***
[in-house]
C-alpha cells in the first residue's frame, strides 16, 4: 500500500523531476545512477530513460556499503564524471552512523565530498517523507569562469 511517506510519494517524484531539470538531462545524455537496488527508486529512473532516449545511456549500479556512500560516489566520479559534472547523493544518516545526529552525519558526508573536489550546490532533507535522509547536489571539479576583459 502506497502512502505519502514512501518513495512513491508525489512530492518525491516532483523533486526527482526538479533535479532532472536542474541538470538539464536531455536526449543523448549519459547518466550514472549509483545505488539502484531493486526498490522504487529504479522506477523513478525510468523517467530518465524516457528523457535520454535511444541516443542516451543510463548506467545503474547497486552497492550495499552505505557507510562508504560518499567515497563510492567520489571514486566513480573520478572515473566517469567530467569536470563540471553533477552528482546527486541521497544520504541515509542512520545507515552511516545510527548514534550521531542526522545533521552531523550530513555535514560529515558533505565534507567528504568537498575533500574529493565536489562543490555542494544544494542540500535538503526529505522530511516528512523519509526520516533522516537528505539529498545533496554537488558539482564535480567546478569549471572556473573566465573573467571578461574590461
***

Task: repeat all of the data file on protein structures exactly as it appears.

[in-house]
C-alpha cells in the first residue's frame, strides 16, 4: 500500500523531476545512477530513460556499503564524471552512523565530498517523507569562469 511517506510519494517524484531539470538531462545524455537496488527508486529512473532516449545511456549500479556512500560516489566520479559534472547523493544518516545526529552525519558526508573536489550546490532533507535522509547536489571539479576583459 502506497502512502505519502514512501518513495512513491508525489512530492518525491516532483523533486526527482526538479533535479532532472536542474541538470538539464536531455536526449543523448549519459547518466550514472549509483545505488539502484531493486526498490522504487529504479522506477523513478525510468523517467530518465524516457528523457535520454535511444541516443542516451543510463548506467545503474547497486552497492550495499552505505557507510562508504560518499567515497563510492567520489571514486566513480573520478572515473566517469567530467569536470563540471553533477552528482546527486541521497544520504541515509542512520545507515552511516545510527548514534550521531542526522545533521552531523550530513555535514560529515558533505565534507567528504568537498575533500574529493565536489562543490555542494544544494542540500535538503526529505522530511516528512523519509526520516533522516537528505539529498545533496554537488558539482564535480567546478569549471572556473573566465573573467571578461574590461